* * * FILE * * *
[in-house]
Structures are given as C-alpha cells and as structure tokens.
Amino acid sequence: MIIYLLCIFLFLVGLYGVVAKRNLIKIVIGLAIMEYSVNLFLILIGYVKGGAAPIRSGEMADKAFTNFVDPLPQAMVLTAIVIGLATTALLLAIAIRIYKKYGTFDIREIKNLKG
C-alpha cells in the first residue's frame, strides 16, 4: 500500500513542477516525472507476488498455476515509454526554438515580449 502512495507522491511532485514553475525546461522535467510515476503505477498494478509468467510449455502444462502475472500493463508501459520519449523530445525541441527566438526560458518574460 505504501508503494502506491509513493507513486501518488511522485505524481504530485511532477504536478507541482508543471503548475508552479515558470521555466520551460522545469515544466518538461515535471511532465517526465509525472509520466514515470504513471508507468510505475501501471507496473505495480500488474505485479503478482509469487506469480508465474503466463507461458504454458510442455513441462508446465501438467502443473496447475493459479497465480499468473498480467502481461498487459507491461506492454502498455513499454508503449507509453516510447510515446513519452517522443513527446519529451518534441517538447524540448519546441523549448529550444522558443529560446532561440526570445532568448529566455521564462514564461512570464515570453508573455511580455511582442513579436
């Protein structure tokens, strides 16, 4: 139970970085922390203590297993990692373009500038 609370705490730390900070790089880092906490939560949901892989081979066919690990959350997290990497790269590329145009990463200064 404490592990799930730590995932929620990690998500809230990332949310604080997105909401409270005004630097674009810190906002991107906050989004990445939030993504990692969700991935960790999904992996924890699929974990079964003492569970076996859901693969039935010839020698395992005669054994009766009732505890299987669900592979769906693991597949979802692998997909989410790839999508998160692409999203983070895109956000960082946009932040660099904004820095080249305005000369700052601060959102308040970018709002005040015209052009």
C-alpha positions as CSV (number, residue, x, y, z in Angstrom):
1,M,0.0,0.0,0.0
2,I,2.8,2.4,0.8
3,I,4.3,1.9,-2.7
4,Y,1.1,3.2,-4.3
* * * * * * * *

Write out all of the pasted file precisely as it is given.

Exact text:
[in-house]
Structures are given as C-alpha cells and as structure tokens.
Amino acid sequence: MIIYLLCIFLFLVGLYGVVAKRNLIKIVIGLAIMEYSVNLFLILIGYVKGGAAPIRSGEMADKAFTNFVDPLPQAMVLTAIVIGLATTALLLAIAIRIYKKYGTFDIREIKNLKG
C-alpha cells in the first residue's frame, strides 16, 4: 500500500513542477516525472507476488498455476515509454526554438515580449 502512495507522491511532485514553475525546461522535467510515476503505477498494478509468467510449455502444462502475472500493463508501459520519449523530445525541441527566438526560458518574460 505504501508503494502506491509513493507513486501518488511522485505524481504530485511532477504536478507541482508543471503548475508552479515558470521555466520551460522545469515544466518538461515535471511532465517526465509525472509520466514515470504513471508507468510505475501501471507496473505495480500488474505485479503478482509469487506469480508465474503466463507461458504454458510442455513441462508446465501438467502443473496447475493459479497465480499468473498480467502481461498487459507491461506492454502498455513499454508503449507509453516510447510515446513519452517522443513527446519529451518534441517538447524540448519546441523549448529550444522558443529560446532561440526570445532568448529566455521564462514564461512570464515570453508573455511580455511582442513579436
């Protein structure tokens, strides 16, 4: 139970970085922390203590297993990692373009500038 609370705490730390900070790089880092906490939560949901892989081979066919690990959350997290990497790269590329145009990463200064 404490592990799930730590995932929620990690998500809230990332949310604080997105909401409270005004630097674009810190906002991107906050989004990445939030993504990692969700991935960790999904992996924890699929974990079964003492569970076996859901693969039935010839020698395992005669054994009766009732505890299987669900592979769906693991597949979802692998997909989410790839999508998160692409999203983070895109956000960082946009932040660099904004820095080249305005000369700052601060959102308040970018709002005040015209052009």
C-alpha positions as CSV (number, residue, x, y, z in Angstrom):
1,M,0.0,0.0,0.0
2,I,2.8,2.4,0.8
3,I,4.3,1.9,-2.7
4,Y,1.1,3.2,-4.3